Kanae Doi Japan Director HRW
To call Yasmina, age 15, a survivor is an understatement. Burmese soldiers shot and slashed her family members to death as they fled their village in late August. Yasmina (name changed) managed to escape and swim across a river to the next village. But she was not safe—soldiers grabbed her, dragged her into a hut, and gang raped her along with other ethnic Rohingya girls & women.
Rohingya refugees walk on a muddy path as others travel on a boat after crossing the Bangladesh-Myanmar border, in Teknaf, Bangladesh, September 6, 2017. Reuters
“They were raping them constantly, different men…all in uniform,” Yasmina said. “When I got up…I was in so much pain, but I thought, ‘What can I do? If I stay here I will die.’ And so we left, maybe nine of us together. We ran.”
Many people in Japan and around the world have been horrified to learn of the Burmese military atrocities against the Rohingya Muslim minority in northern Rakhine State. The Japanese government has condemned these attacks, but needs to increase pressure on the Burmese government to end them.
The scale and intensity of this crisis is staggering and demands a strong international response. More than 620,000 women, men, and children have fled a campaign of ethnic cleansing and are now living in massive, overcrowded refugee camps in Bangladesh. Their safety, respect for their rights, and their future are uncertain.
The latest attacks on Rohingya began after a Rohingya rebel group attacked government outposts and a military base on August 25. The military responded with large-scale attacks on villages to drive the Rohingya out under the guise of counter-insurgency operations. Soldiers committed massacres and other killings, arbitrary arrests, mass arson, and widespread rape.
Human Rights Watch interviewed 52 Rohingya women and girls in Bangladesh in October. All but one of the 29 rape survivors we spoke to had been gang raped by men in uniform. They described being hit, kicked, and bitten on their breasts. Aid workers have said they have treated hundreds of survivors, most likely only the tip of the iceberg. Stigma around sexual violence and chaos in the sprawling refugee camps mean that many women and girls do not report being raped to authorities or health workers.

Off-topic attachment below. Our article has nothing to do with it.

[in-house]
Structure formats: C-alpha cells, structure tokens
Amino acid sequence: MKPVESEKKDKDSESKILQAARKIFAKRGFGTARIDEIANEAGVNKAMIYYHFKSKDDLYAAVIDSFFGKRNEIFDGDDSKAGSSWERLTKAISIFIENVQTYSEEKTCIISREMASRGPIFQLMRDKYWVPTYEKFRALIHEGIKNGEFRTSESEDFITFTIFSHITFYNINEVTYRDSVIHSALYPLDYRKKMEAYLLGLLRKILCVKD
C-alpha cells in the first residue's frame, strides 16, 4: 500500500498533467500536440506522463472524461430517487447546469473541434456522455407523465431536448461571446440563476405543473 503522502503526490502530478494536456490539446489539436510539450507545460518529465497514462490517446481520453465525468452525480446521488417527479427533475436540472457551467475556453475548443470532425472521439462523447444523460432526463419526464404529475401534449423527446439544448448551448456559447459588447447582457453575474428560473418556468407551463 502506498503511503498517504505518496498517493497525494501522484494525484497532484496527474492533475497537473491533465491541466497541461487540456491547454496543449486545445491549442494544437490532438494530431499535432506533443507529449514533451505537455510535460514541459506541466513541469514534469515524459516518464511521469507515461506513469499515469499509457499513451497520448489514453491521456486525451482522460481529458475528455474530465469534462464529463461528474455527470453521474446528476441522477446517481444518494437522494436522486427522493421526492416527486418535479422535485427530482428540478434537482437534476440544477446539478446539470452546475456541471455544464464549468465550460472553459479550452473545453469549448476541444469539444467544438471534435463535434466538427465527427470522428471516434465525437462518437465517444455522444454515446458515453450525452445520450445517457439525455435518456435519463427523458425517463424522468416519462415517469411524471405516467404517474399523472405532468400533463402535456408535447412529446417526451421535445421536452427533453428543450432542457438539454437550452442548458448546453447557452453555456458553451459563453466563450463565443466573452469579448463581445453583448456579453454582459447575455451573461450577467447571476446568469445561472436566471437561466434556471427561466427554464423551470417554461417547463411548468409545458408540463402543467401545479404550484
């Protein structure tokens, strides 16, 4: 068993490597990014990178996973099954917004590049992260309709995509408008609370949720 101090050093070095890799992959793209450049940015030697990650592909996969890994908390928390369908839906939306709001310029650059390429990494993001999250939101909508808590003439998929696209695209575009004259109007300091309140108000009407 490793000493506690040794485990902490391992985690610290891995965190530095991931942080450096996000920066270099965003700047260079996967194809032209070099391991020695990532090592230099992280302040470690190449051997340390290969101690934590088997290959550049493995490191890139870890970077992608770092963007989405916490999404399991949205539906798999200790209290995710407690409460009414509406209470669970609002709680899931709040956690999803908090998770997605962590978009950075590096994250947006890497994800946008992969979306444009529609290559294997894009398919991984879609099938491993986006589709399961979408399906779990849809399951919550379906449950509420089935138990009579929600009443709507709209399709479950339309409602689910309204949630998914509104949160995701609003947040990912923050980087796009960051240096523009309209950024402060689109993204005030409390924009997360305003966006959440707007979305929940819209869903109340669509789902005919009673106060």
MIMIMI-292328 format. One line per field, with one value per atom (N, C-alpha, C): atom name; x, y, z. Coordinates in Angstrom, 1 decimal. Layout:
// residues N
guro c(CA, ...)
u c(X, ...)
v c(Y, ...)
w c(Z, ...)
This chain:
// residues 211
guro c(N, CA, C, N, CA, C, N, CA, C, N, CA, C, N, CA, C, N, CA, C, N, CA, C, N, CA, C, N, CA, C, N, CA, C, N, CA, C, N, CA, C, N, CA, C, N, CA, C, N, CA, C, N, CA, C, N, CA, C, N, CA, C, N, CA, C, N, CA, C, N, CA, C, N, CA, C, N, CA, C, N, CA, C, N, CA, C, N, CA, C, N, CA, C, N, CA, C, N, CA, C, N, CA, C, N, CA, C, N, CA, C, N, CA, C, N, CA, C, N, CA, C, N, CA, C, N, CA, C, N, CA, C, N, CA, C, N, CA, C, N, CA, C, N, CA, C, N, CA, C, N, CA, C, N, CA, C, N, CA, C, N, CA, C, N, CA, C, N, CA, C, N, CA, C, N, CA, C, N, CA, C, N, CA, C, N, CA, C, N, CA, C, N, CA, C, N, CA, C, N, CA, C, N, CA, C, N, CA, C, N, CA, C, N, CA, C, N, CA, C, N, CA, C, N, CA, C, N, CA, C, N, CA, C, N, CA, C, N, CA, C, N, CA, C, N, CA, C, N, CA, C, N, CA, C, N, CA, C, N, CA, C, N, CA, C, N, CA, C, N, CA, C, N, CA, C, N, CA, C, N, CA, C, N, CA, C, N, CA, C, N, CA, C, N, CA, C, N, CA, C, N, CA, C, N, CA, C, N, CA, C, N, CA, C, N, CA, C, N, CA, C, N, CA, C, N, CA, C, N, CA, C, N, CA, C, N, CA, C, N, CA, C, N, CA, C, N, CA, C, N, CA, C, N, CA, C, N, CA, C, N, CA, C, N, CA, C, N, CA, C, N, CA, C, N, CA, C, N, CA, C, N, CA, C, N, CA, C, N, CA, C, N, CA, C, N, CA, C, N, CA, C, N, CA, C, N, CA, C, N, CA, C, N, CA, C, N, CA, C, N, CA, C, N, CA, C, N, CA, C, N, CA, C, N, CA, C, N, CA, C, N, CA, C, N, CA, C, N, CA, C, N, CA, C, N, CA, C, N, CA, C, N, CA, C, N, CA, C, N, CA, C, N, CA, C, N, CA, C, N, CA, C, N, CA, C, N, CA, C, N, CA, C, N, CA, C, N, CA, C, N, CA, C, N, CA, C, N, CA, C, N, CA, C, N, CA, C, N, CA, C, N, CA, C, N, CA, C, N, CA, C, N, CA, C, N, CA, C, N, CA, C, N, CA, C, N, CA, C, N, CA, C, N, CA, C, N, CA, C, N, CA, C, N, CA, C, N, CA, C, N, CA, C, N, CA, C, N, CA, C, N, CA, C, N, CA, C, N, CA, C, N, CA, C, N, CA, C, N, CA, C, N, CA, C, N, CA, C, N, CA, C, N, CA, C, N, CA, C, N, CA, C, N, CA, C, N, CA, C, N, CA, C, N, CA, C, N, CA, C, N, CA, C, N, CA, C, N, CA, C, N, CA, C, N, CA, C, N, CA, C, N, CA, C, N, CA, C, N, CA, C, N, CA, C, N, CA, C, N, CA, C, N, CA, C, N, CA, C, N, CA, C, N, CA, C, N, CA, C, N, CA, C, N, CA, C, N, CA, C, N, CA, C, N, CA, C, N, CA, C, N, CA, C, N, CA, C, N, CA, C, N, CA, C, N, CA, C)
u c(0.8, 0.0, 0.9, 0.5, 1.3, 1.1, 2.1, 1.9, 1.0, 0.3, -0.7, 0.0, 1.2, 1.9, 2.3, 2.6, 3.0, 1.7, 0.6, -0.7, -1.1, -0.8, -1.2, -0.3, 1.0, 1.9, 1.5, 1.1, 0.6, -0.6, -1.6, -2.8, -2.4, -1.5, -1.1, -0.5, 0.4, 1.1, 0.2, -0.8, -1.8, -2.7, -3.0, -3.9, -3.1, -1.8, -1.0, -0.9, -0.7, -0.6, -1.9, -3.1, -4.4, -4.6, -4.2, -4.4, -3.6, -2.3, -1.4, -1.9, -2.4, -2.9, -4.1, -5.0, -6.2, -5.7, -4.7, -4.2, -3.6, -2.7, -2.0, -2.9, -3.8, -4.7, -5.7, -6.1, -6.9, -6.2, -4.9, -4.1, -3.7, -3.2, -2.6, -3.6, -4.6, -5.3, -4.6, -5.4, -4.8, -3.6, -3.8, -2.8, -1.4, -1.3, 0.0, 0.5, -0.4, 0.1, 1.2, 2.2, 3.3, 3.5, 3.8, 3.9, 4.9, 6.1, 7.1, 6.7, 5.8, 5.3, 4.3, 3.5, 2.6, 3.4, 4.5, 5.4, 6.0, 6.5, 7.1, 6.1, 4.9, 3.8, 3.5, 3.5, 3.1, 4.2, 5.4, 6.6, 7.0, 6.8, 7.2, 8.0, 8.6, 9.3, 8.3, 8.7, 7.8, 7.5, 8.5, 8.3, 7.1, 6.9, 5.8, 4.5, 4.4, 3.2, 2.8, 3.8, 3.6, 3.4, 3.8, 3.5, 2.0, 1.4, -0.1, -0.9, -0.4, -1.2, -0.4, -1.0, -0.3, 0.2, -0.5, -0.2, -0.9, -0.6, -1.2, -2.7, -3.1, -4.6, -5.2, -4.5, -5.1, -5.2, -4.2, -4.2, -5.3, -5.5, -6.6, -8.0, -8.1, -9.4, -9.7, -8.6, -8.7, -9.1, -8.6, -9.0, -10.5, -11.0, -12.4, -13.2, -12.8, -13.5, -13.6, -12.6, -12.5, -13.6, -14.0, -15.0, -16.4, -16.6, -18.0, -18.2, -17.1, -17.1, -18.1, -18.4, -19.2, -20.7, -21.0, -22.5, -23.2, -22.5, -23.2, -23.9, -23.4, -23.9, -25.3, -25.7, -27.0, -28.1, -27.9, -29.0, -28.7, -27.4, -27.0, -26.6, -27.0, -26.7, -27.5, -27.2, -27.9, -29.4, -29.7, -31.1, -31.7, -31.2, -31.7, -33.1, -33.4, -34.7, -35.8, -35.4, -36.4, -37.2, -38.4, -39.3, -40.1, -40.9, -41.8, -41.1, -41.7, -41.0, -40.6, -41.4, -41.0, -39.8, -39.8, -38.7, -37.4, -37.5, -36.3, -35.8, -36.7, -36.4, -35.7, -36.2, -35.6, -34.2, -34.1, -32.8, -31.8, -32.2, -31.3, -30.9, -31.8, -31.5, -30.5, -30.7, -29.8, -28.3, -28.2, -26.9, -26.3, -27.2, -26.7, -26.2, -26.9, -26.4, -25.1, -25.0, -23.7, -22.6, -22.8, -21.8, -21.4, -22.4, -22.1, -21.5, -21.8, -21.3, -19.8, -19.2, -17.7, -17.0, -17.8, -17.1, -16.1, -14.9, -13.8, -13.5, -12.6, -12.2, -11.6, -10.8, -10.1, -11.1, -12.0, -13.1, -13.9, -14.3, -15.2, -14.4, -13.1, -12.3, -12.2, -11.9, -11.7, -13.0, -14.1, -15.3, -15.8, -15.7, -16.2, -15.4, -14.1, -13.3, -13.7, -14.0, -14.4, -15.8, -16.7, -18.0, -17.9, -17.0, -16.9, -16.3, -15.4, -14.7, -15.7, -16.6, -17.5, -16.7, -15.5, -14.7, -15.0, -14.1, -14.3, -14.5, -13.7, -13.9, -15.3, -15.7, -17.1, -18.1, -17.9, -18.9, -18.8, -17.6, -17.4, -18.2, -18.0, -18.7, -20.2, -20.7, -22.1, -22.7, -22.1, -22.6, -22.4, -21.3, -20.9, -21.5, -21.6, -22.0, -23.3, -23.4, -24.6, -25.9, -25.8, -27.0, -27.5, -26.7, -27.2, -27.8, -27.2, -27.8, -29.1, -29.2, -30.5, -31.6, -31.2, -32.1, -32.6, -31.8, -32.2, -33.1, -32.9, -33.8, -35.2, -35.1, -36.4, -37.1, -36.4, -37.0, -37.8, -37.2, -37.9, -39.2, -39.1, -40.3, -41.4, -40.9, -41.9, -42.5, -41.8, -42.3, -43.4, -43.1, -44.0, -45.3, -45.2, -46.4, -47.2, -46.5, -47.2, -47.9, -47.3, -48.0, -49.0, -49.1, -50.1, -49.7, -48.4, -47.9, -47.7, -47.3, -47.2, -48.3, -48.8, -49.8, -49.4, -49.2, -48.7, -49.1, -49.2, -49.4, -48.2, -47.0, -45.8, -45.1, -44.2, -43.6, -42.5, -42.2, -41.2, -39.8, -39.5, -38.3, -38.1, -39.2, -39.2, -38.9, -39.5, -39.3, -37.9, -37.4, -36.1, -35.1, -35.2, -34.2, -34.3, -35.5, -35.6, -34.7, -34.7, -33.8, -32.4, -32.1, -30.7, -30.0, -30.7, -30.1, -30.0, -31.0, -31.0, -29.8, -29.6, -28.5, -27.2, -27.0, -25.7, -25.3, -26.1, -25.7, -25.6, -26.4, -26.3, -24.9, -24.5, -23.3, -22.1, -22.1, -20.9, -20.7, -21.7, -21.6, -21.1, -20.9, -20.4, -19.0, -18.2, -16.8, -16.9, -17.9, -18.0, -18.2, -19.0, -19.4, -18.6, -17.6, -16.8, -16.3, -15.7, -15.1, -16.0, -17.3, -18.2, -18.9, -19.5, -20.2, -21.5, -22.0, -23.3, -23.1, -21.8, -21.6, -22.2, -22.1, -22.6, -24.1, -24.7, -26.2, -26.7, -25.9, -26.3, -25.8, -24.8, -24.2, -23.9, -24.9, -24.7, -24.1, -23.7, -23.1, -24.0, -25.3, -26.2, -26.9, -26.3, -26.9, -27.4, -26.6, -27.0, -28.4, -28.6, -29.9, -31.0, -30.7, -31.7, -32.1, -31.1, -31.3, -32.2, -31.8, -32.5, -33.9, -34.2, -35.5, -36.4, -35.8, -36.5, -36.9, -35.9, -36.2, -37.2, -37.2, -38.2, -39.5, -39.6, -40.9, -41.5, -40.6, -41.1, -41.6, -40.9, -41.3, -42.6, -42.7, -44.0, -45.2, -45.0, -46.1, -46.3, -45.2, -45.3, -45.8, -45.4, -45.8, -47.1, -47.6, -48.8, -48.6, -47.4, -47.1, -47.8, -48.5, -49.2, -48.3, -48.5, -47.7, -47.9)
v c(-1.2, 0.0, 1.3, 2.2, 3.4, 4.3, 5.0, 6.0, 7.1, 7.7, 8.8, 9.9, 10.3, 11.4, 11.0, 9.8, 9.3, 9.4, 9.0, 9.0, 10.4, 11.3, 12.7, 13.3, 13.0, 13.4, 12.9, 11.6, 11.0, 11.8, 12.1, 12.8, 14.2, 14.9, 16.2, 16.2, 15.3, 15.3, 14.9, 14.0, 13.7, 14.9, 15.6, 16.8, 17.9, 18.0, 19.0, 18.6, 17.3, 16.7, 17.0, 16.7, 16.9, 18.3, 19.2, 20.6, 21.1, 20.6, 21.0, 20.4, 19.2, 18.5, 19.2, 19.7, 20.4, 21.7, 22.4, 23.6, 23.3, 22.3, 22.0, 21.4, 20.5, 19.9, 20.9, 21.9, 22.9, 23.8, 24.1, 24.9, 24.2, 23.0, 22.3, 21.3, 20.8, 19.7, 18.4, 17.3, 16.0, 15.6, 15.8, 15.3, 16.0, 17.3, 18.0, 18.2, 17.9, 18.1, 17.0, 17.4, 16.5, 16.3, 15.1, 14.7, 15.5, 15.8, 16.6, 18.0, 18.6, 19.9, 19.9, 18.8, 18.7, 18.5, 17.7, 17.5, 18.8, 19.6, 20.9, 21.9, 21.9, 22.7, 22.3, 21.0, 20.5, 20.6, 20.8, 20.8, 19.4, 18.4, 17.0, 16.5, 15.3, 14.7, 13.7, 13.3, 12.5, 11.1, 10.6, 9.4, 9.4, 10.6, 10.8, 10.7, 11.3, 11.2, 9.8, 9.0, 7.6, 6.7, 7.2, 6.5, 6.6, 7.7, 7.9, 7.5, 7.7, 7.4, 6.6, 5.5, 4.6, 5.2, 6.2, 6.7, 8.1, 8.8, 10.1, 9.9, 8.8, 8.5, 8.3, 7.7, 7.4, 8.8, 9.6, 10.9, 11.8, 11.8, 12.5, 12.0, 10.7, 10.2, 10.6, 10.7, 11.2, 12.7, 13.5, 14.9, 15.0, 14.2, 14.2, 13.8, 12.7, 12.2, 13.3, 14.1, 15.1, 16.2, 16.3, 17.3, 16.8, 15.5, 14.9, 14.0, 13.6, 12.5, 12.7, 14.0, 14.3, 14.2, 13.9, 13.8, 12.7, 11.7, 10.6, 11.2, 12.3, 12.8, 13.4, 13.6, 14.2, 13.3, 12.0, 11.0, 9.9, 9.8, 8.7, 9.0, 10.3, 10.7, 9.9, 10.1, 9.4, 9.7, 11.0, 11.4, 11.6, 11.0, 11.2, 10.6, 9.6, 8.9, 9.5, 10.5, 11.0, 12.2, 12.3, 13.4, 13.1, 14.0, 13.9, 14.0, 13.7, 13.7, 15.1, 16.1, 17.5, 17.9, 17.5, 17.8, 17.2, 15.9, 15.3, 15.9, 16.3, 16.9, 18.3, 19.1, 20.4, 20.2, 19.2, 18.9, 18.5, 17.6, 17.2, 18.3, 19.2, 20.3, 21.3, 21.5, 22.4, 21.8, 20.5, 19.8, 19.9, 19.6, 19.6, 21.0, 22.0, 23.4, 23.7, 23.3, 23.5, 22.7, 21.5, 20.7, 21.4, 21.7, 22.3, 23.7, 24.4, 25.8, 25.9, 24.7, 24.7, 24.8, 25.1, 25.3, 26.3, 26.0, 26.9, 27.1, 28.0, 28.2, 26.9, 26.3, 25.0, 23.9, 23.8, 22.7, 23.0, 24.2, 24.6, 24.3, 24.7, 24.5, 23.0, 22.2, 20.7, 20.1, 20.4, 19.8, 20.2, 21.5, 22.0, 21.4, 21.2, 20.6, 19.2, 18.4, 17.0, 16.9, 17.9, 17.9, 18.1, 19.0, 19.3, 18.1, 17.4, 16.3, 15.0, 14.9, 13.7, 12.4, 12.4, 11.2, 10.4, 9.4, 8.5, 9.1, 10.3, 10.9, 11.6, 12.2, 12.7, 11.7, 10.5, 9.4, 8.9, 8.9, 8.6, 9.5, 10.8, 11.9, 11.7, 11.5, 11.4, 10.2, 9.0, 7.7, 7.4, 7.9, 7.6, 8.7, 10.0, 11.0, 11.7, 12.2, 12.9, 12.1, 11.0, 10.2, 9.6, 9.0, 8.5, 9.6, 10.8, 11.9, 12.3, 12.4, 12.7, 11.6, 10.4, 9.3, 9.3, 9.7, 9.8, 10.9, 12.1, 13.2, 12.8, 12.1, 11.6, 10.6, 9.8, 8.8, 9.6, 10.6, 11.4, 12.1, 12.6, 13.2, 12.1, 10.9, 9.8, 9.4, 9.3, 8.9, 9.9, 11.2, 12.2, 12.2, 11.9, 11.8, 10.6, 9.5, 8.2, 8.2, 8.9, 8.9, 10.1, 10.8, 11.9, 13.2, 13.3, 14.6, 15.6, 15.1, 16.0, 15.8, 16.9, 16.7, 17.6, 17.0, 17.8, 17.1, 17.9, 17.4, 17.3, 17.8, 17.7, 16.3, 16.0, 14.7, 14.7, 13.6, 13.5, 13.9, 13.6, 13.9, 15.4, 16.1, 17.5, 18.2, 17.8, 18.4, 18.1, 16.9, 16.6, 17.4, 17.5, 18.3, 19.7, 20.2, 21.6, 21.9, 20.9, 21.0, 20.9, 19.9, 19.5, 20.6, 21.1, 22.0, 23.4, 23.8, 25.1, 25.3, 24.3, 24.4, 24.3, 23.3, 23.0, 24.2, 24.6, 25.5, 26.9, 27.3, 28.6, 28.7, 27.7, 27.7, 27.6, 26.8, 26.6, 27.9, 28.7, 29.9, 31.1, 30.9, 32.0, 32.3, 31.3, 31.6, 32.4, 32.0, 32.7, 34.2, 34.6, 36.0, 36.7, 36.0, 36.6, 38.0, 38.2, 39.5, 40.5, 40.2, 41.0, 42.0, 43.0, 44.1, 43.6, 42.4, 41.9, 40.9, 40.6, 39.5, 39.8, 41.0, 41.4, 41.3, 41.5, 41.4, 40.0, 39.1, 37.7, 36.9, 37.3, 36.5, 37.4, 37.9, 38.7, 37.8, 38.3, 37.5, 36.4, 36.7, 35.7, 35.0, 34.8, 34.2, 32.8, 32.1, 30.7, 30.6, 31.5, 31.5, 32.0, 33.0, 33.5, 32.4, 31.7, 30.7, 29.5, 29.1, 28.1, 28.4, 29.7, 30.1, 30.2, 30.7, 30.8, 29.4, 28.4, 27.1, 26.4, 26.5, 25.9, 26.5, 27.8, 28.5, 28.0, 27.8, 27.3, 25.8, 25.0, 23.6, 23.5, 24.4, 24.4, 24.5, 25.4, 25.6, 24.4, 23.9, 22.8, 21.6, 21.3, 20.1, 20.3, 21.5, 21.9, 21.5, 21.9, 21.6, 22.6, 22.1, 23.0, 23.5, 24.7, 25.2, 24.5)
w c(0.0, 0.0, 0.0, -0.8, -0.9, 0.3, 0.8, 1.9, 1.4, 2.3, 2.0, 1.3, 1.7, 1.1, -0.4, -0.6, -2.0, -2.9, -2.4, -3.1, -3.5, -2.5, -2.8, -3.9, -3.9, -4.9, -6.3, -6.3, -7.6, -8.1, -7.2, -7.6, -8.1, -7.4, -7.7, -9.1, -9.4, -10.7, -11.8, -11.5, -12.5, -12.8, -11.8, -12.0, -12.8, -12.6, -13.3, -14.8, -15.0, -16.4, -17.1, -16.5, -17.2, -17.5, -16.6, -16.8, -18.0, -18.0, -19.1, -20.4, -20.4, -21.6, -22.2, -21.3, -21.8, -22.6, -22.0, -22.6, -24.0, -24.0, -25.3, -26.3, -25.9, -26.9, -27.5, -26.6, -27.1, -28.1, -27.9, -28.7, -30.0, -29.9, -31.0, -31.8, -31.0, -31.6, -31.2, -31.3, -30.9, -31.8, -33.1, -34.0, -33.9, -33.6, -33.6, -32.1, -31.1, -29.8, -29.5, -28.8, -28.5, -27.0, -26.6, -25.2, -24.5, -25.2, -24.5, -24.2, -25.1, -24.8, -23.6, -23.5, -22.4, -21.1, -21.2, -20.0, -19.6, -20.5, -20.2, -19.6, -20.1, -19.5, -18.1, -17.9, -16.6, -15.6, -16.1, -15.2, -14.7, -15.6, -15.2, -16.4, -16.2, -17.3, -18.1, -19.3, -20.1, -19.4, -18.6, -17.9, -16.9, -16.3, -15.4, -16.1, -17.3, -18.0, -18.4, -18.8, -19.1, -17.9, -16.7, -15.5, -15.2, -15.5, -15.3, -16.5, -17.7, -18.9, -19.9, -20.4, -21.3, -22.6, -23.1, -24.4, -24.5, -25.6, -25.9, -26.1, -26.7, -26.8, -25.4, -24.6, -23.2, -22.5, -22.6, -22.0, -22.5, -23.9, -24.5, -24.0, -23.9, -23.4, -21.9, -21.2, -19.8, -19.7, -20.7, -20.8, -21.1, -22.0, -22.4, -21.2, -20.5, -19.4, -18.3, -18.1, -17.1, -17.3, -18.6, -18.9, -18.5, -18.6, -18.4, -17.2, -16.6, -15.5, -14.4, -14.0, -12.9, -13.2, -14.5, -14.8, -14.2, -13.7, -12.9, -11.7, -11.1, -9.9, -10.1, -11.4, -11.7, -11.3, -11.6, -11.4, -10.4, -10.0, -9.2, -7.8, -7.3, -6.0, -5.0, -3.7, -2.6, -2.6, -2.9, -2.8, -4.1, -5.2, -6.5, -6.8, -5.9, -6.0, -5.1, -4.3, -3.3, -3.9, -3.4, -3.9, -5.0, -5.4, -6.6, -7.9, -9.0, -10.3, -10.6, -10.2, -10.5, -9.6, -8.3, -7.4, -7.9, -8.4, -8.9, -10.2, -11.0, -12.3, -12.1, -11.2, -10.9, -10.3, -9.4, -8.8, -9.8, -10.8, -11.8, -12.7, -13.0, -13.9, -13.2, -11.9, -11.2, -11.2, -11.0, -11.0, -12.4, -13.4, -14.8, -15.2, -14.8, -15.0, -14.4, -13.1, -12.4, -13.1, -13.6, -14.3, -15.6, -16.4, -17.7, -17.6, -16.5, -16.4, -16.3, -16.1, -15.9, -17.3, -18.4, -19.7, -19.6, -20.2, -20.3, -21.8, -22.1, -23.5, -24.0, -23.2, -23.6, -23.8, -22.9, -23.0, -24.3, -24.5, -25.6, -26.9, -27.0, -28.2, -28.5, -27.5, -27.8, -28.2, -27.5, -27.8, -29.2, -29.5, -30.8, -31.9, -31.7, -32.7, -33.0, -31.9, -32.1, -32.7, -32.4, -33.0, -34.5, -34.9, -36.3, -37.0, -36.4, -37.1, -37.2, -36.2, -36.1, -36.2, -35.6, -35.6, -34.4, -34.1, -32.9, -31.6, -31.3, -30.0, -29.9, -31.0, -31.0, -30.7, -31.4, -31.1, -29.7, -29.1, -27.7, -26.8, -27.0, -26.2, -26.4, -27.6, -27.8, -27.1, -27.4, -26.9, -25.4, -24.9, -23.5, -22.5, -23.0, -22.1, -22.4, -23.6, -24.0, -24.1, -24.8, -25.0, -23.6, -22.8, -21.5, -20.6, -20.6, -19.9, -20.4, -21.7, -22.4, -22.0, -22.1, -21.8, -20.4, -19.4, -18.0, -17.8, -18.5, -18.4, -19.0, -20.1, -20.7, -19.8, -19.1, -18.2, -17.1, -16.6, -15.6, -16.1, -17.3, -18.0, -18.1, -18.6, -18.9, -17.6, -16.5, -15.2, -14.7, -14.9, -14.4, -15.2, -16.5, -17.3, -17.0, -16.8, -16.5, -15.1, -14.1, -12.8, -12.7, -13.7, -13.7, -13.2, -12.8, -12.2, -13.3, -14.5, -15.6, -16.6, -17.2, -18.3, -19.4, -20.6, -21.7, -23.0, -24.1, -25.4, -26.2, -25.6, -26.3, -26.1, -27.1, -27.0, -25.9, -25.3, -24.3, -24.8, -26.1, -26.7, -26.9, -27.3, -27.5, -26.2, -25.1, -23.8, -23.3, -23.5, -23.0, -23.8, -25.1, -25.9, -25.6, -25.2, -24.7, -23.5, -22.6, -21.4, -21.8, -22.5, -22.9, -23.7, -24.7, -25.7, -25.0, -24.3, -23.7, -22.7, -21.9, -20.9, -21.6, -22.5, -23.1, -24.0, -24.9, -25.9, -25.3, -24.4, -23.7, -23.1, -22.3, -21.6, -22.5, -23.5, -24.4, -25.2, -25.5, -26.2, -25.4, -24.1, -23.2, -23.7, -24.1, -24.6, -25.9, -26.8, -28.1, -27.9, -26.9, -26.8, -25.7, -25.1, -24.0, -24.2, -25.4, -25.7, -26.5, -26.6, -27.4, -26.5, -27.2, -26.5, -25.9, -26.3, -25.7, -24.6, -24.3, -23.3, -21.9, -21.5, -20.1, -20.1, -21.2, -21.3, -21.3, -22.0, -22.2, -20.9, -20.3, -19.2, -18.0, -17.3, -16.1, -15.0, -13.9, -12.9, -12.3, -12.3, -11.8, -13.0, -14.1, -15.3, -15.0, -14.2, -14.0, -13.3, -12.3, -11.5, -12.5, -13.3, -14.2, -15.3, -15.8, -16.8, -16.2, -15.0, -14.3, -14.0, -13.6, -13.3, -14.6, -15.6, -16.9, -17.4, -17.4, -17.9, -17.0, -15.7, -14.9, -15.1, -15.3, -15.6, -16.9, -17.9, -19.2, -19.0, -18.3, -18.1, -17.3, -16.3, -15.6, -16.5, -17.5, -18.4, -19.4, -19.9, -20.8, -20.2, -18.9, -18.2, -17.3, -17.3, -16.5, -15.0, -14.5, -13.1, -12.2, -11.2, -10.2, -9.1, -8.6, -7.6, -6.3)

We spoke to survivors of gang rapes who had to walk with severely injured or swollen genitals for many days to reach Bangladesh. Step after step, day after day. There are no words, one woman said, to describe the pain. Many of the women we interviewed a month after their journey were still suffering from unhealed vaginal tears and infections.
Rape often causes long-lasting fear and anxiety. Survivors said they could not sleep, had no appetite or interest in other people, were scared or anxious all the time, and felt depressed. “I will never go back home,” one woman said. Yasmina said she was numb.
It was not easy for the women and girls we interviewed to talk about rape and to revisit the most traumatic moments of their lives. Those who agreed to speak to us did so because they wanted the world to know. They also want action.
But it’s not clear if the Japanese government has been listening.
As a first step, when Japan holds the presidency of the UN Security Council in December, it should invite the UN special representative on sexual violence in conflict to provide a public briefing of her recent investigation on sexual violence against the Rohingya.
Japan should also press the Security Council to impose travel bans and asset freezes on Burmese military officials implicated in grave human rights abuses, adopt an arms embargo on Burma, and refer the situation in Burma to the International Criminal Court. Japan already missed an important opportunity when it failed to support a General Assembly resolution that condemned “extrajudicial killings, rape … arbitrary detention and the unexplained disappearance of Rohingya civilians [and] large-scale destruction of homes and systematic evictions.” Japan should do better in December at the General Assembly, and also support action at the UN Human Rights Council to protect the basic rights of this persecuted minority.
Meanwhile, the Japanese government should ban financial transactions with key Burmese military-owned enterprises. The government should also continue to provide financial support to the humanitarian relief effort serving Rohingya refugees in Bangladesh and support their right not to be forcibly returned to Burma.
Burmese authorities have exonerated themselves of all wrongdoing, including widespread rape by soldiers, in the media and in a whitewash of an investigation. In September, one Burmese official effectively called the survivors liars. “Where is the proof?” he said. “Look at those women who are making these claims – would anyone want to rape them?”
Rohingya survivors deserve clear moral backing and supportive action from UN member countries, particularly those rights-respecting governments such as Japan whose policies carry real weight in Burma.
Will Japan stand with Rohingya survivors of rape?